With more than 40 years’ experience and 300 published papers to his name Dr Brent Clothier has seen a lot of change in New Zealand science and research circles – not all of it good.
Today there might be shortages of skilled scientists in many disciplines including soil and water science, his own area of expertise, but Clothier says the opportunities are increasing, it’s just a matter of attracting people to areas that offer exciting and stable futures.
Part of that is down to the growing awareness of primary industries’ importance to NZ, backed up by Government policies designed to protect the country’s soil and water resources.
The challenge now is to get people studying subjects that will enable them to build on work already done, with a view to optimising future opportunities and to do that there needs to be a greater awareness of the variety of options available for long and rewarding careers.
There are huge opportunities for universities to get young people interested in studying subjects related to land use and land use change, including soil science and plant biology.
“But they need to explain where those opportunities are and then sell how they can help them get there.”
Clothier, principal scientist at Plant and Food Research, says land use sciences like soil science might offer plenty of attractive job paths today but less than 20 years ago it was anything but, though lessons learned from the darkest times have, in the end, given strength to Crown research institutes like Plant and Food, AgResearch and Landcare.
In 2003 the government of the day halved funding for soil and land-related sciences.
That year, in setting its budget for the next six years, the major buyer of public good science at the time, the Foundation for Research, Science and Technology, shifted funding to what were seen as the more glamorous sectors of information and computer technology, innovative industries and biotechnology.
Funding for what was viewed as sunset or old economy research like agriculture was cut, with support for soil science falling from $6 million to $3m with $7m lost across the six CRIs doing soil and land use science.
In response, Clothier was asked to produce a confidential report to find out what had gone wrong and find solutions to ensure the future of research that was increasingly under threat.
The report suggested rather than competing against each other CRIs should work together to maintain and manage soil and land-use research.
It was a change in mindset but one that over time has given the institutes strength.
Just like farmers in the 1980s had to learn how to exist without subsidies the institutes have weaned themselves off complete reliance on central government funding, now also working for a variety of other organisations, including commercial entities wanting to tap into their expertise.
That’s fostered a degree of confidence and pride in their work and how they do it. Times have changed so much since then that their work is now acknowledged as critical to the country’s future.
“We’ve gone from the outhouse to the penthouse,” he says.
In his role of Royal Society president Clothier will take over from Professor Wendy Larner in July next year at the end of her three-year term. He has already joined the society’s council as president-elect.
In announcing his appointment the society said it was thrilled he had chosen to do so, pointing to his work advancing the understanding of natural assets that deliver ecosystem services to grow crops and enable informed land-use decisions.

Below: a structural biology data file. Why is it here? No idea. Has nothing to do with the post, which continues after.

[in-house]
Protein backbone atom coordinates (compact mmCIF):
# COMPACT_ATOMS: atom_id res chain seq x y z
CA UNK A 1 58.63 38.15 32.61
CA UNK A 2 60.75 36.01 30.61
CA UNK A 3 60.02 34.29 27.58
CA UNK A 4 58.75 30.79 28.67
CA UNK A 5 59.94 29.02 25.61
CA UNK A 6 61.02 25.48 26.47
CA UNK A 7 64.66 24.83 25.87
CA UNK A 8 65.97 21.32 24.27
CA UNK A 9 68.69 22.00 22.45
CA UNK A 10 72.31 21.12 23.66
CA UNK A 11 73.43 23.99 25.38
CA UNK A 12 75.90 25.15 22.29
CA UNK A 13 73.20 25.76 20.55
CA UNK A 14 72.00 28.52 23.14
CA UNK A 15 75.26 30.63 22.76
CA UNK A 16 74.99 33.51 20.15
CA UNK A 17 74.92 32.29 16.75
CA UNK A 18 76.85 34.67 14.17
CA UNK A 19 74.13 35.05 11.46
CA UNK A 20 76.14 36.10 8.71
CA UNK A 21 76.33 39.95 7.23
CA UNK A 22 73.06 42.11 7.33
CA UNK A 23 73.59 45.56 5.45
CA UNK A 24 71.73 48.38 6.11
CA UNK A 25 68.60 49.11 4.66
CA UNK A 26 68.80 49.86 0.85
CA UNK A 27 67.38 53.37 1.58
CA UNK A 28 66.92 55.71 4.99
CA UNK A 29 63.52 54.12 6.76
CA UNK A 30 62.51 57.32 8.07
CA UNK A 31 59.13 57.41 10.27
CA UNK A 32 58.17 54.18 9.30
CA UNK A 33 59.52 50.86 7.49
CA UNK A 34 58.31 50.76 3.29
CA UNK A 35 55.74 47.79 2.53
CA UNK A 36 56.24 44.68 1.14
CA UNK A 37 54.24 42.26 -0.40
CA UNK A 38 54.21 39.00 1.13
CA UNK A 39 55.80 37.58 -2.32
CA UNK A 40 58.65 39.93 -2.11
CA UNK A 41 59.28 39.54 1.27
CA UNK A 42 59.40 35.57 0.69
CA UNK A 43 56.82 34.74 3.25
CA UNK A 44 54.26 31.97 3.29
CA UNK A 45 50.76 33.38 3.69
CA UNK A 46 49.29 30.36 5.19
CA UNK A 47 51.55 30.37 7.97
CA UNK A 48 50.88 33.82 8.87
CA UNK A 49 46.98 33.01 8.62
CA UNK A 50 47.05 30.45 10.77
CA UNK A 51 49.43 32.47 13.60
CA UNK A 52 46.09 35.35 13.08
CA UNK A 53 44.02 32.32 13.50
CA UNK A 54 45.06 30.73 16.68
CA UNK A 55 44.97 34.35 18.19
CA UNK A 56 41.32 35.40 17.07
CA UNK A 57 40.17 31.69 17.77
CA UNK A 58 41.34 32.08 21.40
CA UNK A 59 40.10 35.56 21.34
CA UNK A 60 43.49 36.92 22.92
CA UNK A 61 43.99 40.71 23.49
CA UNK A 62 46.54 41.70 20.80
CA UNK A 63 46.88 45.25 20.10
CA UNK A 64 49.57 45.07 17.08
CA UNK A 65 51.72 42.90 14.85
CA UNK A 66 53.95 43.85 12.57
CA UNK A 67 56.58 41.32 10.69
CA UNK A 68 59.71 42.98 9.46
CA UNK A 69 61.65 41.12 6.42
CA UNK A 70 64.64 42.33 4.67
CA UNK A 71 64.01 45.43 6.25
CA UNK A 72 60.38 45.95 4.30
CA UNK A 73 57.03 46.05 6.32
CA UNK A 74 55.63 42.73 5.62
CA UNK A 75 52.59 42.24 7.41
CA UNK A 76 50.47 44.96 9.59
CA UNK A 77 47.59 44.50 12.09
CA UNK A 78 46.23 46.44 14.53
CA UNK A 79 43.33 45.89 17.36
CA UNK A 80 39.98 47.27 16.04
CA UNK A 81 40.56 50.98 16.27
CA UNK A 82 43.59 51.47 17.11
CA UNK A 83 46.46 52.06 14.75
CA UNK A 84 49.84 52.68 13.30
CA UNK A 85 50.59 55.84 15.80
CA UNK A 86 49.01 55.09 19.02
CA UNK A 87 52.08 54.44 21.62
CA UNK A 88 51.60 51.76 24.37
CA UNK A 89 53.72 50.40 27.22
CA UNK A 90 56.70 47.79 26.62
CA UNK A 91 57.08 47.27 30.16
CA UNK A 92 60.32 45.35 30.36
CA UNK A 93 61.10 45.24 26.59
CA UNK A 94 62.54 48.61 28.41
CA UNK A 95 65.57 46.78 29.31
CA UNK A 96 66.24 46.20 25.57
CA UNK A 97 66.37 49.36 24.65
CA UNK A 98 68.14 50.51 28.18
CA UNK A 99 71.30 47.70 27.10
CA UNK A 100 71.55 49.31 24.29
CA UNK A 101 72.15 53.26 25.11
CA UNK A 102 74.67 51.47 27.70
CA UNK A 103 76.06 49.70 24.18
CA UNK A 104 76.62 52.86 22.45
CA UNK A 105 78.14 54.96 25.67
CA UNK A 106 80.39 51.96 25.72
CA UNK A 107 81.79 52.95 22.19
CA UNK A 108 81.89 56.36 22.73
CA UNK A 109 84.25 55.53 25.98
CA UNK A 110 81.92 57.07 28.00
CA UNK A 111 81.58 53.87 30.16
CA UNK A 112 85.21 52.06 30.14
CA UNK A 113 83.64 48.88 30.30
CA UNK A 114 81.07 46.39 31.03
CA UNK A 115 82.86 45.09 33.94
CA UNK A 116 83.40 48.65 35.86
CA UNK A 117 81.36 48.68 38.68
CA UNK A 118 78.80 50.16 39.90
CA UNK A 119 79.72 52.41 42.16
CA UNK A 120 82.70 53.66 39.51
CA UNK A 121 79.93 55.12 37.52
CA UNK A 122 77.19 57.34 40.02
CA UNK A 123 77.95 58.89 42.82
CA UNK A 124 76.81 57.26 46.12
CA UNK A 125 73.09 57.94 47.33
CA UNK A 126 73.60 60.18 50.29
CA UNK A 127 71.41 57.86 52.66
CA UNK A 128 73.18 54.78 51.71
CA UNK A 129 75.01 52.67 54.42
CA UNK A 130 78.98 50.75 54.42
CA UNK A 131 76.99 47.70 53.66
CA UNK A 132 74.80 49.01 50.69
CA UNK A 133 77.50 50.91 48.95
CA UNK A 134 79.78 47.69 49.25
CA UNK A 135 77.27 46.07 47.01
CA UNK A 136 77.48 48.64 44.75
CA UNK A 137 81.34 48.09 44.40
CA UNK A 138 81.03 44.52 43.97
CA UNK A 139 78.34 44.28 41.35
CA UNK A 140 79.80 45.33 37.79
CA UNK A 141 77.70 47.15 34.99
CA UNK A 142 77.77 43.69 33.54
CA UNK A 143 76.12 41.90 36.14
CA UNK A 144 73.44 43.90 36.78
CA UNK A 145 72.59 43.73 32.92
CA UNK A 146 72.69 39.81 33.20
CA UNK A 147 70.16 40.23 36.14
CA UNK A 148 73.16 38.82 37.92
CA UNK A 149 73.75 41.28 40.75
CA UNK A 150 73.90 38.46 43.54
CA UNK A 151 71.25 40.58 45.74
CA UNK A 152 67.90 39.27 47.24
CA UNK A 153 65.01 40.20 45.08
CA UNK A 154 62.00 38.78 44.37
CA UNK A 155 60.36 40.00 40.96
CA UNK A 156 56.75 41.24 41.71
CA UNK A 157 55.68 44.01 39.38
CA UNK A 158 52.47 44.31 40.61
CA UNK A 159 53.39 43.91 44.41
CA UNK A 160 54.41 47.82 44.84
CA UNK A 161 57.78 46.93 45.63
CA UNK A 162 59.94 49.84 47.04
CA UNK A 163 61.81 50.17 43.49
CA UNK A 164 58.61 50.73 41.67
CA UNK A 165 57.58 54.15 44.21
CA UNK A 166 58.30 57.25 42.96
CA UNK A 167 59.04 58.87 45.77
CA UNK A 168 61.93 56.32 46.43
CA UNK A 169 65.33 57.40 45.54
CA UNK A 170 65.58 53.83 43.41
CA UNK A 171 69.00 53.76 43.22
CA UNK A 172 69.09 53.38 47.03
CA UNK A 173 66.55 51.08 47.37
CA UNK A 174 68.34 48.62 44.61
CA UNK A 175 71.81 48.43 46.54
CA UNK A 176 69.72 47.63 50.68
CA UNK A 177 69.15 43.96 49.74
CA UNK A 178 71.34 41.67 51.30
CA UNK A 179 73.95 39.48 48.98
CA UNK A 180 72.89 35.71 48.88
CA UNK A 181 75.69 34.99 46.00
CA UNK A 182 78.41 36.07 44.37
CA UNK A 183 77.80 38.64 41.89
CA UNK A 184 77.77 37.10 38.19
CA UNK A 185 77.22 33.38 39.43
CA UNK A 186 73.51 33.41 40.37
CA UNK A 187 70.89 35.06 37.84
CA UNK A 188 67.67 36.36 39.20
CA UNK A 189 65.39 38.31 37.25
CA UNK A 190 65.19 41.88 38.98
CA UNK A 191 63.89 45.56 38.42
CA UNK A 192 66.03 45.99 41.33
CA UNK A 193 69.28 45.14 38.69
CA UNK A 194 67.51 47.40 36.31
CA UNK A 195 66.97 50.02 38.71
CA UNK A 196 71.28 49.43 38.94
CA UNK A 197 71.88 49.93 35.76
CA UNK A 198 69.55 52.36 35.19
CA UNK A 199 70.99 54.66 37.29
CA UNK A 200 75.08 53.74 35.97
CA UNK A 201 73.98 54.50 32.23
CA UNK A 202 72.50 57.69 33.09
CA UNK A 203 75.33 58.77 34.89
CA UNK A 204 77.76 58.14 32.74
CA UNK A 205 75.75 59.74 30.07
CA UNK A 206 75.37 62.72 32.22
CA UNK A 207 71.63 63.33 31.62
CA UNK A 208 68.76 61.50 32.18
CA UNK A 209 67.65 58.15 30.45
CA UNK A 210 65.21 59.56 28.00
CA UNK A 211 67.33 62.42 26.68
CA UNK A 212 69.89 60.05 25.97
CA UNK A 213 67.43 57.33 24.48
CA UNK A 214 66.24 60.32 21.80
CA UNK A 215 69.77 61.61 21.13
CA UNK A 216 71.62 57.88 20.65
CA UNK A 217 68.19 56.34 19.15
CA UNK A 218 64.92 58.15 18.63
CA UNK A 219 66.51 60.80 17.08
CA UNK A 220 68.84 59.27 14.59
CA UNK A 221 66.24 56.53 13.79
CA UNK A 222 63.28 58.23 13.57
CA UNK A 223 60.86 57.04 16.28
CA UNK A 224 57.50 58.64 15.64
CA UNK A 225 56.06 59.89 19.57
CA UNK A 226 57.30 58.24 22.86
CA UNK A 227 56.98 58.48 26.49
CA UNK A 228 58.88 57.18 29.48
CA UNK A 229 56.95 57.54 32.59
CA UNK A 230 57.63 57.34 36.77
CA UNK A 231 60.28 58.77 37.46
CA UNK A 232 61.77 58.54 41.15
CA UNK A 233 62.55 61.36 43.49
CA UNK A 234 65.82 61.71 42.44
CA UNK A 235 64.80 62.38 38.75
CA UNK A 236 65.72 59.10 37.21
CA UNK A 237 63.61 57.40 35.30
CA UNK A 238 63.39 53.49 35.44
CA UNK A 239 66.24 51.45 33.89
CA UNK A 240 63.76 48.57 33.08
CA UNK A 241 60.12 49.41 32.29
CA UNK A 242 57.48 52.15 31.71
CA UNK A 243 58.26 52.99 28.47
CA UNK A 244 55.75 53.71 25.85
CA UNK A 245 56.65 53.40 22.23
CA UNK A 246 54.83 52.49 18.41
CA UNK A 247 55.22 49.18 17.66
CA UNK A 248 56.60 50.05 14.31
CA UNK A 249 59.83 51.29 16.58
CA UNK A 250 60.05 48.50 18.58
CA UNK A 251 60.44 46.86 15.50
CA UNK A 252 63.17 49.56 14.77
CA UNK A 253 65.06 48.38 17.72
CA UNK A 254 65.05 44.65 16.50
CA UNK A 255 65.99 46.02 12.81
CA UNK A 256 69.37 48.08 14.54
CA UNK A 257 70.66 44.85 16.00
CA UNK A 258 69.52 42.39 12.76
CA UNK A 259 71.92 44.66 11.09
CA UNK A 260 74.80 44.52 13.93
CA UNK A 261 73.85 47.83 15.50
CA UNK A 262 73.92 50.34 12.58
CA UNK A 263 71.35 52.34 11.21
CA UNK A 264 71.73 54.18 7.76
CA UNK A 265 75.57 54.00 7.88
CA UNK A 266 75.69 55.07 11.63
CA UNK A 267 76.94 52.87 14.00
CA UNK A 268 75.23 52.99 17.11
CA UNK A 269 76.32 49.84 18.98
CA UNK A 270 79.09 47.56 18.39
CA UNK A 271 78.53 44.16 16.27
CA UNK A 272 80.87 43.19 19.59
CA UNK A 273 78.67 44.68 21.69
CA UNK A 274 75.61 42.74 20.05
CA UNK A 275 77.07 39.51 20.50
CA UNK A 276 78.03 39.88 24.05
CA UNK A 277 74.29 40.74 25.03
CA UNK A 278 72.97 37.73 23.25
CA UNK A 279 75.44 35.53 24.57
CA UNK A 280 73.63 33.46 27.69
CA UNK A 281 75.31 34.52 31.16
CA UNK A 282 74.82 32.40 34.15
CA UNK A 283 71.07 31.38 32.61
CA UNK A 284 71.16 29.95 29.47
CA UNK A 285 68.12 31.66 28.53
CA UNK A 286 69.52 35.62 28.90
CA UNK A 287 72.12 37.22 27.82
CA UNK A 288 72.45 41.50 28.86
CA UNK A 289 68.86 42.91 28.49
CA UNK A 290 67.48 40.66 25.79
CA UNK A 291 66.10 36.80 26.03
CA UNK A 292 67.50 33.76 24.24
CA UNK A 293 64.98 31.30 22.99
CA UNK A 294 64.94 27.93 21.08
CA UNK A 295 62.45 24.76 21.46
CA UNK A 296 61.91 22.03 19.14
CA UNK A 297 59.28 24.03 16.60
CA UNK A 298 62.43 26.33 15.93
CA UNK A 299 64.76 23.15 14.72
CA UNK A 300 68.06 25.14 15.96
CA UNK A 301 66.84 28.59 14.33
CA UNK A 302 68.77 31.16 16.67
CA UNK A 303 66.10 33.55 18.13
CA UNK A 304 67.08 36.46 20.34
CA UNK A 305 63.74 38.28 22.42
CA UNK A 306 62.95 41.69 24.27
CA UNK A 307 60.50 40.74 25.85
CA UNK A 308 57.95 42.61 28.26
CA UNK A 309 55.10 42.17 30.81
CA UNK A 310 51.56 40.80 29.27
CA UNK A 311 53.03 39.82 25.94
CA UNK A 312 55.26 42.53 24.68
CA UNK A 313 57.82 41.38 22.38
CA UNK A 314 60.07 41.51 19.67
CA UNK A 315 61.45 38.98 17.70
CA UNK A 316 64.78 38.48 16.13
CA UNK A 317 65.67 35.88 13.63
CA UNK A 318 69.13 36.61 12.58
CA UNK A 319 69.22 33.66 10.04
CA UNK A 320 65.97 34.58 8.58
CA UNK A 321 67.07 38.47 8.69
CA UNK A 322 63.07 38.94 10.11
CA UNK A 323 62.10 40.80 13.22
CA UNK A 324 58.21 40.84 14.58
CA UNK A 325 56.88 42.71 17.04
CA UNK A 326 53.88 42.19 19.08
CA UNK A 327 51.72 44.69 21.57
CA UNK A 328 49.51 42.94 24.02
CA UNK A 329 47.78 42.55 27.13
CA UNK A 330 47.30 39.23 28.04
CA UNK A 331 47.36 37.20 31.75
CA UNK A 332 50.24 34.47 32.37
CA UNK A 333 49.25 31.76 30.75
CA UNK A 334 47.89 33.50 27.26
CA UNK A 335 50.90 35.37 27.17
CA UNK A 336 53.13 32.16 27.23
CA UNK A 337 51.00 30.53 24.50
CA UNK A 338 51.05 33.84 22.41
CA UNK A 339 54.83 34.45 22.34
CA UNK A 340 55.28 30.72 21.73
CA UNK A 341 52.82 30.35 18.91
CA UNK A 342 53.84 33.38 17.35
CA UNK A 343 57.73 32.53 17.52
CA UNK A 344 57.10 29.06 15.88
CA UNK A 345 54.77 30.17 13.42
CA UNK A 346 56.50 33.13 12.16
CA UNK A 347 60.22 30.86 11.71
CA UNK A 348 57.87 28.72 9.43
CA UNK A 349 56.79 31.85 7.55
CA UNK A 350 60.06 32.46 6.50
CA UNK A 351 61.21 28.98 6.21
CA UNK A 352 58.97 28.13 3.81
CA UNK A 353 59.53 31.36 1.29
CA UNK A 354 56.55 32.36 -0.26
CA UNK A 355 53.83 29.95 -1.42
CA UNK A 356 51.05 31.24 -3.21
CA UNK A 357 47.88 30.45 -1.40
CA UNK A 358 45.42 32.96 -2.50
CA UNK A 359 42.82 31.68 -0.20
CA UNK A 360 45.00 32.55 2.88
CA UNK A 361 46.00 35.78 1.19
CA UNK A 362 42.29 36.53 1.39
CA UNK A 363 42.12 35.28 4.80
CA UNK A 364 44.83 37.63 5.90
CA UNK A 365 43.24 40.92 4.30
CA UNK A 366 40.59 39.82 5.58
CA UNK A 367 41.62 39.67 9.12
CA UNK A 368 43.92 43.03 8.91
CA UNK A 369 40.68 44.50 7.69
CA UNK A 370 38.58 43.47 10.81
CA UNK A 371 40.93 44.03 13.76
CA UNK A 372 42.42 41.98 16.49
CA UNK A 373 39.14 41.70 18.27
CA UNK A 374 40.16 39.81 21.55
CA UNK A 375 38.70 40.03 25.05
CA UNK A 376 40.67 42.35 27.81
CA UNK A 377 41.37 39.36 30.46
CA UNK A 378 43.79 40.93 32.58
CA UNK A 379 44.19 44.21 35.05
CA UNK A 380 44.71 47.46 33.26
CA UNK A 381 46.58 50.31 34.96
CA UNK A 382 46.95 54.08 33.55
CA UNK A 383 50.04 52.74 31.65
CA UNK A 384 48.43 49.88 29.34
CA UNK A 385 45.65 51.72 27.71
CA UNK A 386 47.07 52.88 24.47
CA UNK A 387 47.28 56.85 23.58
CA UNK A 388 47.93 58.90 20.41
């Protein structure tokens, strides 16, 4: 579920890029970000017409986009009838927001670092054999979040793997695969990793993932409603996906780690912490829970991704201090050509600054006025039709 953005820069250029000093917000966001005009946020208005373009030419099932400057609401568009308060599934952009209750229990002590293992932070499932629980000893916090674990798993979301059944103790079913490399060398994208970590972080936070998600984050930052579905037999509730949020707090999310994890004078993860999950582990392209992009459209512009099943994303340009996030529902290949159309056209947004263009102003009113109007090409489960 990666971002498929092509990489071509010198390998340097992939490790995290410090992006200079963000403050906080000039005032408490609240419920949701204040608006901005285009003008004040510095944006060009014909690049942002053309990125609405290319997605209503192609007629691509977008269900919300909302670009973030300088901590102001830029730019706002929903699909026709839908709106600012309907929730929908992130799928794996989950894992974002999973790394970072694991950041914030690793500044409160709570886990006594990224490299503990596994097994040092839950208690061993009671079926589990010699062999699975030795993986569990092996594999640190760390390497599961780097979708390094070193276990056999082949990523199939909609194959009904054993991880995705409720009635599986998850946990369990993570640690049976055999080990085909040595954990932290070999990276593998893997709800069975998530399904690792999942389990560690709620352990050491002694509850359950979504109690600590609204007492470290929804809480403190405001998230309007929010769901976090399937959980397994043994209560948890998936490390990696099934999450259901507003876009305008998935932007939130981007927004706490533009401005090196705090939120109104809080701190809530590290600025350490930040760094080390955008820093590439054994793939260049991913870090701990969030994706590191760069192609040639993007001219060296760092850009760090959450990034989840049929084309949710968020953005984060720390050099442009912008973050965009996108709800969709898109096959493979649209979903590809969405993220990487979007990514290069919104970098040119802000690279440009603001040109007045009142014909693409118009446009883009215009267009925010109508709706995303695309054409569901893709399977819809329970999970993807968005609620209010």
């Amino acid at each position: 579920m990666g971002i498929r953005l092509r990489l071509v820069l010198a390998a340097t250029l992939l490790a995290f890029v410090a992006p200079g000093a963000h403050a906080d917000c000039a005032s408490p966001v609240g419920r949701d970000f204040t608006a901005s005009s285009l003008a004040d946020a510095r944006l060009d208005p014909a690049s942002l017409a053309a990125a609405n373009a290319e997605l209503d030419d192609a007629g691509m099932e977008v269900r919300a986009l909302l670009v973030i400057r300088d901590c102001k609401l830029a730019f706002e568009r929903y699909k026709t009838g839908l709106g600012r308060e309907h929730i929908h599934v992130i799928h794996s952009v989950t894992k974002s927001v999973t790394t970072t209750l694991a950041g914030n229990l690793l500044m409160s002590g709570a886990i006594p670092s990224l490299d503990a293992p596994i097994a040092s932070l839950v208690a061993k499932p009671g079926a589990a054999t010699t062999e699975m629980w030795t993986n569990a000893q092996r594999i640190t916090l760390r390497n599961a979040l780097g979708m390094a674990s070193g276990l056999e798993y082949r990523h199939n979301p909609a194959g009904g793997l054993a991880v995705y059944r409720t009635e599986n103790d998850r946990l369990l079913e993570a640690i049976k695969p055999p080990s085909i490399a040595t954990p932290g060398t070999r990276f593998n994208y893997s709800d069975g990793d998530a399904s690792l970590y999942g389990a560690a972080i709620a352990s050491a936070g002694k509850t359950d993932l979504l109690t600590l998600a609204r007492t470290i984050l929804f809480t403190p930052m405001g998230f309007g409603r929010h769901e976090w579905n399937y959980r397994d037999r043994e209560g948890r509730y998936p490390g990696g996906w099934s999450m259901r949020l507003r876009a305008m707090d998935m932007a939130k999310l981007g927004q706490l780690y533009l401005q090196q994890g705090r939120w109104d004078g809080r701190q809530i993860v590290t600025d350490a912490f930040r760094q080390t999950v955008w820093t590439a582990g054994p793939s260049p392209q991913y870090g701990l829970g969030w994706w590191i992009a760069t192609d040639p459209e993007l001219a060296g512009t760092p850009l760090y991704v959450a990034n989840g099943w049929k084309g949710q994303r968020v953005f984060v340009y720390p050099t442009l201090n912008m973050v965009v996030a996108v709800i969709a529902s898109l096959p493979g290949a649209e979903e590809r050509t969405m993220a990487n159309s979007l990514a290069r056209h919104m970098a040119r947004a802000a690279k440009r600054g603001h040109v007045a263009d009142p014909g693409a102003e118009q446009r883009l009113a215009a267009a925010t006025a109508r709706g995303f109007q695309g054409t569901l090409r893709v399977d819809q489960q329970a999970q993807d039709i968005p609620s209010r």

That’s involved in finding a better understanding of how water and chemicals move through soil, along with inventing new devices to monitor that.
He has worked with colleagues to develop a way to directly measure water use by trees and vines that has helped improve water management in water-short regions globally.
All that work has been appreciated and recognised internationally.
Late last year he was the first New Zealander to be elected as an Academician in the Division of Agriculture of the Chinese Academy of Engineering and holds adjunct professorships in NZ, Australia and Spain.
A Fellow of Royal Society Te Aparangi since 1994, Clothier is an elected member of three major bodies in the United States (the Soil Science Society of America, the American Agronomy Society and the American Geophysical Union) and last year was recognised for his lifetime achievement at the Science NZ national awards at Parliament for his contribution to advancing NZ’s environmental well-being.
When he takes over as president it will be 40 years since Dr Ted Bollard started as the society’s president. Bollard, director of the Department of Scientific and Industrial Research’s plant diseases division, the predecessor of Plant and Food Research, was the last person with an agricultural science background to hold the president’s role.
Based in Palmerston North, Clothier, the first CRI scientist appointed Royal Society president, says the organisation has made big strides in making itself increasingly relevant to the communities it serves, having broadened its focus to include arts and social sciences.
That has allowed it to better connect with the communities that on a practical level use the science it produces, in farming terms the decision-makers who work on the land rather than just fellow scientists.
It’s an independent provider of advice to the community and government while facilitating discussion on subjects like genetic modification, ocean acidification and climate change.
It runs the Science Media Centre, which provides expert comments to journalists writing stories on the latest scientific developments, helping create a more informed community.
He’s looking forward to the new role though it will be challenging.
“I’ve got big shoes to fill and that is very motivating for me,” he said.